Let me introduce myself. My name is Mark Sisson. I’m 63 years young. I live and work in Malibu, California. In a past life I was a professional marathoner and triathlete. Now my life goal is to help 100 million people get healthy. I started this blog in 2006 to empower people to take full responsibility for their own health and enjoyment of life by investigating, discussing, and critically rethinking everything we’ve assumed to be true about health and wellness...Tell Me More
To evaluate the link between nutrition and metabolic syndrome, researchers from the University of Minnesota analyzed the daily diets of more than 9,514 men and women between the ages of 45 and 64 enrolled in the Atherosclerosis Risk in Communities study.
After following the health of these individuals for nine years, there were 3,782 reports of metabolic syndrome, a condition diagnosed by physicians based on the presence of several risk factors thought to increase an individual’s risk for heart disease, diabetes and stroke such as abdominal adiposity, elevated blood pressure, high blood triglyceride levels, unhealthy cholesterol levels and elevated blood sugar.
According to the researchers, a “Western” diet rich in refined grains, fried food and red-meat was associated with an 18% increased risk of metabolic syndrome. Ok, fine. We’ve been shouting it from the rooftops that a diet rich in grains should, under no circumstances, be considered a healthy diet (and don’t even get us started on the USDA food pyramid – 6-11 servings of grain per day? Are they kidding??)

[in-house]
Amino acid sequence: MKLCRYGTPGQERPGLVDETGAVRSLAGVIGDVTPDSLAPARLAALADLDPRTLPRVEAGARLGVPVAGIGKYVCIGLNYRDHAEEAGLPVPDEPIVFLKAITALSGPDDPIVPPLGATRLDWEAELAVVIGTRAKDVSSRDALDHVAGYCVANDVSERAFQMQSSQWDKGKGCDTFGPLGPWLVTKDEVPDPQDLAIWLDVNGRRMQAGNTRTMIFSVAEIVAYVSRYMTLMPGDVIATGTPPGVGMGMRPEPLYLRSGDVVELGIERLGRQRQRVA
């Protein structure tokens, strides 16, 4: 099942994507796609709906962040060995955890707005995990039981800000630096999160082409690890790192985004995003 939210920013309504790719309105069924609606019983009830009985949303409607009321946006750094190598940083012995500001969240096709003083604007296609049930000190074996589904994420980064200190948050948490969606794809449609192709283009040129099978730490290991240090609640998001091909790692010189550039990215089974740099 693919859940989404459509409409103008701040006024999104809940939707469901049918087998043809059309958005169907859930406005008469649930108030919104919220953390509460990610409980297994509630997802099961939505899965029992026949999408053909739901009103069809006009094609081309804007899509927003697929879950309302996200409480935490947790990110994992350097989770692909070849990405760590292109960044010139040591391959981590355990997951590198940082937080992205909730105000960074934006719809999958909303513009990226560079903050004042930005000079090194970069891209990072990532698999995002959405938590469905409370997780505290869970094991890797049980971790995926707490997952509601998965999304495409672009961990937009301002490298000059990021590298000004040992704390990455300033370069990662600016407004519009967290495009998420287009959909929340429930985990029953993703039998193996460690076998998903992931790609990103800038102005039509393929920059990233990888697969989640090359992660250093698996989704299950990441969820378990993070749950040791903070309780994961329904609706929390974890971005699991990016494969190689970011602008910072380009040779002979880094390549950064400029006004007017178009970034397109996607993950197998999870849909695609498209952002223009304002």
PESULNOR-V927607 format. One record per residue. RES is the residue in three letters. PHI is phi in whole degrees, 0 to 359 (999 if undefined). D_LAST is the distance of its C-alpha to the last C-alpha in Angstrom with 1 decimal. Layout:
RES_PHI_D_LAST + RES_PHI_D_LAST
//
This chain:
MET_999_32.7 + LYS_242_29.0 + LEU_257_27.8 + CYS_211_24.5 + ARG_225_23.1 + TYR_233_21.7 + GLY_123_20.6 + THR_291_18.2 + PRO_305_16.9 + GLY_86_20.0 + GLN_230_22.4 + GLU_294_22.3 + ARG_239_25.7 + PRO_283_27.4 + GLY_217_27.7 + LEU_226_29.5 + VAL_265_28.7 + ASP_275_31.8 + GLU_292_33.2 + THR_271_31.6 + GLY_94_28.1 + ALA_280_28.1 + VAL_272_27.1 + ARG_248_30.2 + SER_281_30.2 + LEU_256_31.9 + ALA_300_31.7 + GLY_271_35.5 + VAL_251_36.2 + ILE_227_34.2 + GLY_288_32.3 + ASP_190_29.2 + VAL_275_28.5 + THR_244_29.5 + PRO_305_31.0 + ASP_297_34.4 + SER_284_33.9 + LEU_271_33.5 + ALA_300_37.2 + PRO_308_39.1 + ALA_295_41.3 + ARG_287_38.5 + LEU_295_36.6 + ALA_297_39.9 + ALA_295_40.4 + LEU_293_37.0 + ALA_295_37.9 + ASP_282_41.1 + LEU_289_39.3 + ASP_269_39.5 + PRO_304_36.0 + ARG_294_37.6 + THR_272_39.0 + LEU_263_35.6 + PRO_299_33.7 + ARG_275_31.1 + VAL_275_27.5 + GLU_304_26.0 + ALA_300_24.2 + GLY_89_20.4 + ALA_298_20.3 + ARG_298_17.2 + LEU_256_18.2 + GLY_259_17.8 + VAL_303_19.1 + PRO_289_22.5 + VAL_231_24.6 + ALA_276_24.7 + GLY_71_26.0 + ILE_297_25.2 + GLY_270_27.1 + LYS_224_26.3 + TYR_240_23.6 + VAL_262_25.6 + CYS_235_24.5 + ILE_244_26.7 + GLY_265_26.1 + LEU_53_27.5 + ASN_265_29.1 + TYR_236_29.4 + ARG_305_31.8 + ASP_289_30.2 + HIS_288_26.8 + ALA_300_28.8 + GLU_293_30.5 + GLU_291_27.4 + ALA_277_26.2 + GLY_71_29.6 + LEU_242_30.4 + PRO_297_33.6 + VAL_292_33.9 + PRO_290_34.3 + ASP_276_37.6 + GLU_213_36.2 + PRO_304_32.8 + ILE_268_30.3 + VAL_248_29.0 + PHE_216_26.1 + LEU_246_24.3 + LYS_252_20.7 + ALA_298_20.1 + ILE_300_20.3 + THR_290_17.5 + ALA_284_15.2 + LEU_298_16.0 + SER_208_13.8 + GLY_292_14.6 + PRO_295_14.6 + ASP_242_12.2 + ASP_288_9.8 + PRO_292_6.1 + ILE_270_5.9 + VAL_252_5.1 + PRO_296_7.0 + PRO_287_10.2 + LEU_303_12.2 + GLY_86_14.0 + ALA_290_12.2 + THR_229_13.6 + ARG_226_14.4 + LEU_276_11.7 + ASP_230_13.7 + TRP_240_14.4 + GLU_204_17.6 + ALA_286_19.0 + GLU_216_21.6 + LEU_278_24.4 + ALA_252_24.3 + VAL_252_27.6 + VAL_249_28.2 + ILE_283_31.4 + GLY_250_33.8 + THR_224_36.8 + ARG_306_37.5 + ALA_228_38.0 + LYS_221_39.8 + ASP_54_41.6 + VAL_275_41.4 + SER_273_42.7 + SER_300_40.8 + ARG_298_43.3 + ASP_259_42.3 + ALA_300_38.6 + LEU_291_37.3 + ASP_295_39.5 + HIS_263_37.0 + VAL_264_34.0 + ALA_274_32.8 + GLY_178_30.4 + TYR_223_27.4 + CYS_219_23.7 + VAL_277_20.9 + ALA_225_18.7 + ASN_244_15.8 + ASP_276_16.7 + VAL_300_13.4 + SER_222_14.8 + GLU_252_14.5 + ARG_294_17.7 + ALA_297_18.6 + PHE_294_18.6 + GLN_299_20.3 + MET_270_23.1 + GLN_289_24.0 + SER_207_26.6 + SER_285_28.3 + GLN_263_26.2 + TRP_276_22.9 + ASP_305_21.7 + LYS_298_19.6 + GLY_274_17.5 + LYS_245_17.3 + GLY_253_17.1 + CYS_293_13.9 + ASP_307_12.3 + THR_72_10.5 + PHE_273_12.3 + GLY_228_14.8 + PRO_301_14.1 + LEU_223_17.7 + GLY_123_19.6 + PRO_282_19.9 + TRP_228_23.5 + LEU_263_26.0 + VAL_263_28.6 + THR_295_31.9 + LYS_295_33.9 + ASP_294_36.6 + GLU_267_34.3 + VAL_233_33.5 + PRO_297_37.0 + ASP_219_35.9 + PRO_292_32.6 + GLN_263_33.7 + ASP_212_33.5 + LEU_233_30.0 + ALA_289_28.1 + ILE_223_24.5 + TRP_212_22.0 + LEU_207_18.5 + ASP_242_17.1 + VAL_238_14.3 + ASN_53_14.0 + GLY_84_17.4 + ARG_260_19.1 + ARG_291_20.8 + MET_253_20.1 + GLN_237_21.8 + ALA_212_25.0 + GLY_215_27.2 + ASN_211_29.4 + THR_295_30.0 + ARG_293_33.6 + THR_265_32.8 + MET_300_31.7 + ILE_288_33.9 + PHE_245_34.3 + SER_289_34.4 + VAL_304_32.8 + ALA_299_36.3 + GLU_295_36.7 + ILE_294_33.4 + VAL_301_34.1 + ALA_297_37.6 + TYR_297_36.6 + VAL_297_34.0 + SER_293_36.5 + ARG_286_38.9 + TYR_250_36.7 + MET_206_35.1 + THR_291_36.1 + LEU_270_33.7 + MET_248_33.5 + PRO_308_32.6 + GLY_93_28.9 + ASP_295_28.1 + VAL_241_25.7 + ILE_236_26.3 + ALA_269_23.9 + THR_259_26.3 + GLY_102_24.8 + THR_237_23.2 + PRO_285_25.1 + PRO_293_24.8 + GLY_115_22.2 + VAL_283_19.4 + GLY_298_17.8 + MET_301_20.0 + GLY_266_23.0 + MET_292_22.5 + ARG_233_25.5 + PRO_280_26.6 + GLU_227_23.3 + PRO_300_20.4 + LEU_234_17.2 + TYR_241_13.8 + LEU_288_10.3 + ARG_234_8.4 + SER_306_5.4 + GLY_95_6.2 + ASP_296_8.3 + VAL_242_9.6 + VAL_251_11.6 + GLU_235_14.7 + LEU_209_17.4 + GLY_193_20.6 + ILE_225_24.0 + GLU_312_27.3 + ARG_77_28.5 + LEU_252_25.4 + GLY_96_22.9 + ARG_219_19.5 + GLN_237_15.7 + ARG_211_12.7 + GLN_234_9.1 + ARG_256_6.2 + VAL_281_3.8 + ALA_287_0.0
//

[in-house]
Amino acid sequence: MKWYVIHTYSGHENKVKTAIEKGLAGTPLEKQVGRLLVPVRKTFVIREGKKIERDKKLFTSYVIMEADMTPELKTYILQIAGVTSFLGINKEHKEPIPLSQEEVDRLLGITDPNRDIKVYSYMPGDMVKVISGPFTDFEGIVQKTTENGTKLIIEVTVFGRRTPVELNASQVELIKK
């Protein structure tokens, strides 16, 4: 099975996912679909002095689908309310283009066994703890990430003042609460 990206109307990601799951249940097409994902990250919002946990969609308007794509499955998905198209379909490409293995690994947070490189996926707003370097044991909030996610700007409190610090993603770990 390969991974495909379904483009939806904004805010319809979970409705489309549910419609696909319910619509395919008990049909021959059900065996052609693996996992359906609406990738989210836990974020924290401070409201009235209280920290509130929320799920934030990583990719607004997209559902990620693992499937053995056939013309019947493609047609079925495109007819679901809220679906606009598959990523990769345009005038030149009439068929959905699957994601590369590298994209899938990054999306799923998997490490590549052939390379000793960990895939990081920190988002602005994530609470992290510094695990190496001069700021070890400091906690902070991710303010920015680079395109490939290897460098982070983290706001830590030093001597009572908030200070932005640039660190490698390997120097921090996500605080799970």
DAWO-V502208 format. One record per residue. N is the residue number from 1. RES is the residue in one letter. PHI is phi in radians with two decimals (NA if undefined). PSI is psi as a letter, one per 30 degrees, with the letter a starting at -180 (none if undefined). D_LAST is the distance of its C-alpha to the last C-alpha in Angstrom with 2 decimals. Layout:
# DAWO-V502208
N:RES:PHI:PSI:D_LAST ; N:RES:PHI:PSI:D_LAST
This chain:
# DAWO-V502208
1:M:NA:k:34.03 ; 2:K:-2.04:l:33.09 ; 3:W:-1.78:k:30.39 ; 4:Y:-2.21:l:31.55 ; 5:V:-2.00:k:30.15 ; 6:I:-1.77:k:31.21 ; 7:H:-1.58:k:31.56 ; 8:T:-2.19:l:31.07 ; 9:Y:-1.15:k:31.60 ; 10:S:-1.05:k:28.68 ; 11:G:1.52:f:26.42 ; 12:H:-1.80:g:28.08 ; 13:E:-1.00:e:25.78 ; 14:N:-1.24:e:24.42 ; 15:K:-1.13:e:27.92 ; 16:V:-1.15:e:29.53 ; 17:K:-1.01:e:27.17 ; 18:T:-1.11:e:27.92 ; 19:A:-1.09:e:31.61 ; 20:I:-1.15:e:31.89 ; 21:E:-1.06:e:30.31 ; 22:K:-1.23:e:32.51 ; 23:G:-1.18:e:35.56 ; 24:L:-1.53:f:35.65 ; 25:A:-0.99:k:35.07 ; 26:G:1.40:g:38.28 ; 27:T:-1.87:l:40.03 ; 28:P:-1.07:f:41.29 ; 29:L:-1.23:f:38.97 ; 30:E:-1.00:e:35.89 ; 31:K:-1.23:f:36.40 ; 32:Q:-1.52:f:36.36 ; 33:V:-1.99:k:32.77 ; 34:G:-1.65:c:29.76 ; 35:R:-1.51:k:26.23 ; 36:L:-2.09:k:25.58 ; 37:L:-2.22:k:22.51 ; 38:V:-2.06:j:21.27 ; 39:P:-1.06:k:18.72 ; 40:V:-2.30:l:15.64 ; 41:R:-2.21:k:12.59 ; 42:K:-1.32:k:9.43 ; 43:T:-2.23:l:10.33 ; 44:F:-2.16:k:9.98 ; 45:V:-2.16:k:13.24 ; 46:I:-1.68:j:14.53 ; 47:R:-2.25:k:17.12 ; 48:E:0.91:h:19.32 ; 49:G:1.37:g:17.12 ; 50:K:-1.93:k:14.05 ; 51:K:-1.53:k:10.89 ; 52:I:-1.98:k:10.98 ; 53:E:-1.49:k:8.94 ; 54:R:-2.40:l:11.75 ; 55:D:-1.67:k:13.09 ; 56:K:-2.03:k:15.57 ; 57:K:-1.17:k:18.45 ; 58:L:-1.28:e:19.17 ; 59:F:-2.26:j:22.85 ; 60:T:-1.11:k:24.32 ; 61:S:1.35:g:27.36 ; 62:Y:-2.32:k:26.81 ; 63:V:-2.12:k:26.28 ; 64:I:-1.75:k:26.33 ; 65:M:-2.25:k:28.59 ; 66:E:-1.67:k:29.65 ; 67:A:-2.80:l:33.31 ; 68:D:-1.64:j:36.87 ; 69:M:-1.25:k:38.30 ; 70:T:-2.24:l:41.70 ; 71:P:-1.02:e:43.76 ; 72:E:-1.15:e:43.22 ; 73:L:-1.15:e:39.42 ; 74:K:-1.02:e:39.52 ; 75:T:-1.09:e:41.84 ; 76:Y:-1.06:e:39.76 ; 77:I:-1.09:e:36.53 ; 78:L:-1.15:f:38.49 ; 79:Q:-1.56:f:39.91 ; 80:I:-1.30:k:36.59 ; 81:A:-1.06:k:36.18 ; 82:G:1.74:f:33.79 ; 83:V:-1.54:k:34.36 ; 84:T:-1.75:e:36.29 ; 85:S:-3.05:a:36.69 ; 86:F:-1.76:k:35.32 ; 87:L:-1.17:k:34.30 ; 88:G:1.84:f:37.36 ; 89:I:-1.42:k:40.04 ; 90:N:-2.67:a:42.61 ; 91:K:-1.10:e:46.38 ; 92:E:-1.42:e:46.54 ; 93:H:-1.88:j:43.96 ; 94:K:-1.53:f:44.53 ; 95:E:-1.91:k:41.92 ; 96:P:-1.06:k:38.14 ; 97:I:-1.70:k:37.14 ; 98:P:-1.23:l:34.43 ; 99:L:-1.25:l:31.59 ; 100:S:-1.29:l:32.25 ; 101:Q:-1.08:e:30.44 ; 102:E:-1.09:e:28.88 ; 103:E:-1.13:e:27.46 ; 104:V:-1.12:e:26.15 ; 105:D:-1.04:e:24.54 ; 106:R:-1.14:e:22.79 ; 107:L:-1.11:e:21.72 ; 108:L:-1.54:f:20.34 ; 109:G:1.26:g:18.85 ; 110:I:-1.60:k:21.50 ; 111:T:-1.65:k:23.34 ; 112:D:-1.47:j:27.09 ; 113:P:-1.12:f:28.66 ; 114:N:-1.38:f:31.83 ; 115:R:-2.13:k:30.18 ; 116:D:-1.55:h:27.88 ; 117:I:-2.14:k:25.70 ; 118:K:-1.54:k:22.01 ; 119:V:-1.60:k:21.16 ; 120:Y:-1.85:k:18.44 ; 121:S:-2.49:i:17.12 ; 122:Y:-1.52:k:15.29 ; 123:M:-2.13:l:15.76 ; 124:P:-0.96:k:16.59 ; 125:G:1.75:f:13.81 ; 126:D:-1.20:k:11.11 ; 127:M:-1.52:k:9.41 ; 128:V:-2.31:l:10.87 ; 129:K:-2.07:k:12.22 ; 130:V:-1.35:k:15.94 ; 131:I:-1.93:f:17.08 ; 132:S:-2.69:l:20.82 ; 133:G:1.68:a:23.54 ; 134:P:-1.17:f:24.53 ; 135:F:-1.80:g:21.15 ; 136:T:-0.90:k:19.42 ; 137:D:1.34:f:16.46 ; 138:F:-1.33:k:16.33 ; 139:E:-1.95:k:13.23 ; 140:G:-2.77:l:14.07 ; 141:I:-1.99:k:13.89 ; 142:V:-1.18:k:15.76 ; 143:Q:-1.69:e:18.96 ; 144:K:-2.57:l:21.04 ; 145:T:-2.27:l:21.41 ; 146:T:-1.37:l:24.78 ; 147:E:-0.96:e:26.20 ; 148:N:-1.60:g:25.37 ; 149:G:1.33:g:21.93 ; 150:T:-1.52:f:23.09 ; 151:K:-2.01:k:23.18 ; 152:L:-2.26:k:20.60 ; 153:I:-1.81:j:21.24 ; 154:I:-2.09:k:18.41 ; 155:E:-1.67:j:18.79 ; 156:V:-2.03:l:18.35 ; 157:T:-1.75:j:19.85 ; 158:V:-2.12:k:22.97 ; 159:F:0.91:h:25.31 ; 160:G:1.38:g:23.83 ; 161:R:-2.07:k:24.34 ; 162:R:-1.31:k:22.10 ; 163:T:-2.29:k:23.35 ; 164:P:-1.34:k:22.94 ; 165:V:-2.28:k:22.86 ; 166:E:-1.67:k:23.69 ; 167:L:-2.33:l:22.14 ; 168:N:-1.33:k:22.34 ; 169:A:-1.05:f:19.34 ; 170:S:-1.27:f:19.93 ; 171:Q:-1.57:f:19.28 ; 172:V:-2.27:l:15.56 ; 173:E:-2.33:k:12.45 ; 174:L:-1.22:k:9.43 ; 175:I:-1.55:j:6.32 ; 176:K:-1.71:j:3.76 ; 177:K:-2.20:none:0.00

However, what is sort of surprising was the finding that drinking diet soda was associated with a 34% higher risk of developing metabolic syndrome.
Calling the link between diet soda and increased metabolic syndrome risk “interesting,” a co-author of the study says that the association warrants more research. She hypothesizes that it could be due to a chemical additive in the soda (and we here at Mark’s Daily Apple have long said that if you can’t say it, you probably shouldn’t be consuming it!), but also suggests that it may be due to “something about the behavior of diet soda drinkers.”
Previous research has suggested that some diet soda drinkers actually eat more because they feel like they are “saving” calories by opting for a diet drink instead of a full-sugar beverage (you know the sorts, the ones who supersize their fast food meal but go for a diet Coke because they’re cutting back!) but surely, that can’t be the case for everyone?
The real lesson here? Just because diet soda is marketed as a healthier alternative to its sugar-laden regular soda peers, doesn’t necessarily mean it is good for you. In fact, if you’re judging food based on the amount of nutrients it provides, diet soda should never even factor in as something that should be included in your diet! But you all know that already… 😉
via New York Times
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